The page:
Shasta daisies are characterised by a distinct odour which some find unpleasant. It originated as a hybrid produced in 1890 by the American horticulturist Luther Burbank from a number of daisies. First, he crossed Leucanthemum vulgare with Leucanthemum maximum (Ramond) DC.; this double hybrid was itself crossed with Leucanthemum lacustre (Brot.) Samp. The resulting Leucanthemum triple hybrid was crossed with Nipponanthemum nipponicum (Franch. ex Maxim.) Kitam., creating an intergeneric cross of species from three continents.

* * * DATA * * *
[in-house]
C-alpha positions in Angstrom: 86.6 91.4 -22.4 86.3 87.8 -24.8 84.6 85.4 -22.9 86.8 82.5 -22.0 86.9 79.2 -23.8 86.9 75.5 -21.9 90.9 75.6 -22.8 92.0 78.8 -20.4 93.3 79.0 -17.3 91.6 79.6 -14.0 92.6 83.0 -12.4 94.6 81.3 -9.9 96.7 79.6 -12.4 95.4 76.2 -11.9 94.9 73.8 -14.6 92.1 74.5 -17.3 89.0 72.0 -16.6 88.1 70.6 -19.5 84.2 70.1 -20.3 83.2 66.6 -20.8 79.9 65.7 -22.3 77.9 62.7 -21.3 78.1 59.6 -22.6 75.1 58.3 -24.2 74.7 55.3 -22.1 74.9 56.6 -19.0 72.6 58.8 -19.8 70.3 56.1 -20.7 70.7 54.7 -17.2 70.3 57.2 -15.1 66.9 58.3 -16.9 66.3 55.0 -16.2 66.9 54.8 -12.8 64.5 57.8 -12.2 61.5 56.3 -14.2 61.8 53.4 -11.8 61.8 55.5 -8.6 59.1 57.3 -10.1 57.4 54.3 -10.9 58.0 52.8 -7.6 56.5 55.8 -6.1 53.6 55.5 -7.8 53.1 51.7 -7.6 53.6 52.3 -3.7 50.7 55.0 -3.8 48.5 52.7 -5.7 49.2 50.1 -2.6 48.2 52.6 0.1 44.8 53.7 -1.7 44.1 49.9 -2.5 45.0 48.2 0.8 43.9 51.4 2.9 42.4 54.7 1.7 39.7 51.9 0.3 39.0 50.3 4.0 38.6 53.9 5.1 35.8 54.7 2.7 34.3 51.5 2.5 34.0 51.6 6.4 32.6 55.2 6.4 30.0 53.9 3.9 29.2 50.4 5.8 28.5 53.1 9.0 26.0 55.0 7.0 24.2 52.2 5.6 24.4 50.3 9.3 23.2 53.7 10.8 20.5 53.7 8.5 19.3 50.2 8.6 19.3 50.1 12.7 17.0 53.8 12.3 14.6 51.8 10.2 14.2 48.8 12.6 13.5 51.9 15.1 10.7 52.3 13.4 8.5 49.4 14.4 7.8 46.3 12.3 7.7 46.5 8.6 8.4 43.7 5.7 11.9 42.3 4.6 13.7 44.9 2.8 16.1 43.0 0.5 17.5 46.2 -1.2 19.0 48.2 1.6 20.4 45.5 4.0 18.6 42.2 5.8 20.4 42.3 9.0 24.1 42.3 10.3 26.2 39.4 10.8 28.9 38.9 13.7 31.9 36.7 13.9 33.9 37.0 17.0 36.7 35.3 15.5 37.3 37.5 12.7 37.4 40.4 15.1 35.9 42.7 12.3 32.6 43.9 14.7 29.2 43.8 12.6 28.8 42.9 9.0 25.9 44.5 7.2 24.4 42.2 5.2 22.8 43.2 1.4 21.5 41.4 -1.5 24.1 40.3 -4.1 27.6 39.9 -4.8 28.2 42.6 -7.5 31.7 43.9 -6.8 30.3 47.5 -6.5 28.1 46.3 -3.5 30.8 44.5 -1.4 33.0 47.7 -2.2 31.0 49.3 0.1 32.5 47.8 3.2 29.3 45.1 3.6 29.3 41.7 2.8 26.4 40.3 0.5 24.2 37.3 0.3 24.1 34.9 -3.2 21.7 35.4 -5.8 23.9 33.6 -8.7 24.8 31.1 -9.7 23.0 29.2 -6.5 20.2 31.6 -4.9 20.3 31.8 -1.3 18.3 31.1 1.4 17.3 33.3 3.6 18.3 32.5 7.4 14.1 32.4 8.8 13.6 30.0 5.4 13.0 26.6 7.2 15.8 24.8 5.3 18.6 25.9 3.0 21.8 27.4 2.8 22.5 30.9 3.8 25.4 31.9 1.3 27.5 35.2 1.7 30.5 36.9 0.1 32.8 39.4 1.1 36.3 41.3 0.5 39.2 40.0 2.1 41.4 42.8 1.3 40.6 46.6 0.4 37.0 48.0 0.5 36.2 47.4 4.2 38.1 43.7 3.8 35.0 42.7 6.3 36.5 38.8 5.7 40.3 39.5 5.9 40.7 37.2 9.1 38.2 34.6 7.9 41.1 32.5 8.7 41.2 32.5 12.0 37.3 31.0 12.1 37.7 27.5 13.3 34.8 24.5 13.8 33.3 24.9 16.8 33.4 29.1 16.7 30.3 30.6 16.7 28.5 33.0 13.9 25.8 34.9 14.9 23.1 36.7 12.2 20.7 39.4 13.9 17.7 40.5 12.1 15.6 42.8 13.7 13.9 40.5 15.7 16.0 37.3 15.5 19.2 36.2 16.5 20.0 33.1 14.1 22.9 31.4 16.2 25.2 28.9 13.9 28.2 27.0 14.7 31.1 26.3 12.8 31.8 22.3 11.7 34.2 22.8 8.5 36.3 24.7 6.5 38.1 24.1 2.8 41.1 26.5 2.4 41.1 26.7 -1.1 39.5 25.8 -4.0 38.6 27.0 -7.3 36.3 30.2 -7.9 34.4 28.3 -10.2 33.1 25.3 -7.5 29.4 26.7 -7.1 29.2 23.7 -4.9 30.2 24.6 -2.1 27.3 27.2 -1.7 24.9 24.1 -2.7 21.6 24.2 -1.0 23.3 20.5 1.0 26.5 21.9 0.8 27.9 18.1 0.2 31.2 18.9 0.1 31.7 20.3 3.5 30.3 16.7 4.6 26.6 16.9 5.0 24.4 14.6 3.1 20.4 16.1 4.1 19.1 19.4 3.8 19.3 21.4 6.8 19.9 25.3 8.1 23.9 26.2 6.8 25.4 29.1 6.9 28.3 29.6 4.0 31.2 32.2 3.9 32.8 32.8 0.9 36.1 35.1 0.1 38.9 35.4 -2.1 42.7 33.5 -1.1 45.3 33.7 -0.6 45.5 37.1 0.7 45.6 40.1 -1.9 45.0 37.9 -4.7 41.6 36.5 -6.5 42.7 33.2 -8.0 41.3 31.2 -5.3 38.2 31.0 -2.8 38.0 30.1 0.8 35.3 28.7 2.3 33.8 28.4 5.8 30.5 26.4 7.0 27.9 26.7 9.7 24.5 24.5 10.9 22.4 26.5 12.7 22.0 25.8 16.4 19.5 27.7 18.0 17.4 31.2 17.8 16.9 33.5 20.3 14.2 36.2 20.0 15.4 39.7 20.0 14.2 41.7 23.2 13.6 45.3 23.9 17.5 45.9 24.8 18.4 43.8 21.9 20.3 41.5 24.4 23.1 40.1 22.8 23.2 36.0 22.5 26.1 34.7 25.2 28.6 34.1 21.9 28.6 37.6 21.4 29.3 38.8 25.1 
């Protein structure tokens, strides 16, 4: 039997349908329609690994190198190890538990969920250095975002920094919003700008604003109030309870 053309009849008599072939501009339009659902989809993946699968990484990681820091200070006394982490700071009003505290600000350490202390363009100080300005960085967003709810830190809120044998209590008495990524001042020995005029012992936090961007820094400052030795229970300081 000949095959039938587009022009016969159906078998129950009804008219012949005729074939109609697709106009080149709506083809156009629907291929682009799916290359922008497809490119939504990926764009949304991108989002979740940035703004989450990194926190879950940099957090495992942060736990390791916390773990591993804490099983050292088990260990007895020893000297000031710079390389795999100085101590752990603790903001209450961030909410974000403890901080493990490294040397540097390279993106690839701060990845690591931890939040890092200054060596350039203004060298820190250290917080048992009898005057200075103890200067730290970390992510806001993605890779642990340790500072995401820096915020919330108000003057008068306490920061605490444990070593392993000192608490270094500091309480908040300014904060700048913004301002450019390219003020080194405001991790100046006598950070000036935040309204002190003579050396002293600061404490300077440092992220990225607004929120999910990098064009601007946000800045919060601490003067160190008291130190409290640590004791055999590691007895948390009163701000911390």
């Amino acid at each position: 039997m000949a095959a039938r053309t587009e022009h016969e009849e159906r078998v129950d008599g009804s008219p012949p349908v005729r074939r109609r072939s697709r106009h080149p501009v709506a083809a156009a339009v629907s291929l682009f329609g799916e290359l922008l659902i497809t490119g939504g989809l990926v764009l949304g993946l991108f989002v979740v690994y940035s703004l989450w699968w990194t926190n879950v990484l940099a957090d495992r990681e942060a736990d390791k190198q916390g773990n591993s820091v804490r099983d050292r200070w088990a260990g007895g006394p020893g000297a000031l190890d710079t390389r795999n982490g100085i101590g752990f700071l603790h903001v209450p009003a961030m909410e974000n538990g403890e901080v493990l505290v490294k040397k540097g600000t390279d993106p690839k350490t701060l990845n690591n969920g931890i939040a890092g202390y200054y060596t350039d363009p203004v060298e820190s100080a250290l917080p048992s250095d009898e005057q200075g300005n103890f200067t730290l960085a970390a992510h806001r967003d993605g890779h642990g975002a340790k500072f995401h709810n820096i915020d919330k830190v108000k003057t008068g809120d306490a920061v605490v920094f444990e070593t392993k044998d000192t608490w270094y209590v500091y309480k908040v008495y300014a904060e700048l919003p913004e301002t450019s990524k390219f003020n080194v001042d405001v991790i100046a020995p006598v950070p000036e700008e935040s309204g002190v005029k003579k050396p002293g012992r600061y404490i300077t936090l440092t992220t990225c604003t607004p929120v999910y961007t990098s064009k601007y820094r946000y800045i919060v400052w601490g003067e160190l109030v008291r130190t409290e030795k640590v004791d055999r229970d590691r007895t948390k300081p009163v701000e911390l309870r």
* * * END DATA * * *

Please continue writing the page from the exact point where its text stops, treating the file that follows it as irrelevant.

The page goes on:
It was named after Mount Shasta, because its petals were the colour of the snow. Some members of the genus are considered noxious weeds, but the Shasta daisy remains a favourite garden plant and ground-cover. Many cultivars are suitable for cut flowers, such as 'Becky', 'Esther Read', 'Silberprinzesschen' (Silver Princess), 'Snow Lady', 'Tinkerbell', 'Wirral Pride', 'Wirral Supreme'. The cultivar 'T.E. Killin' has gained the Royal Horticultural Society's Award of Garden Merit. The illustrated variety is 'Snowdrift', which we have growing in our garden.
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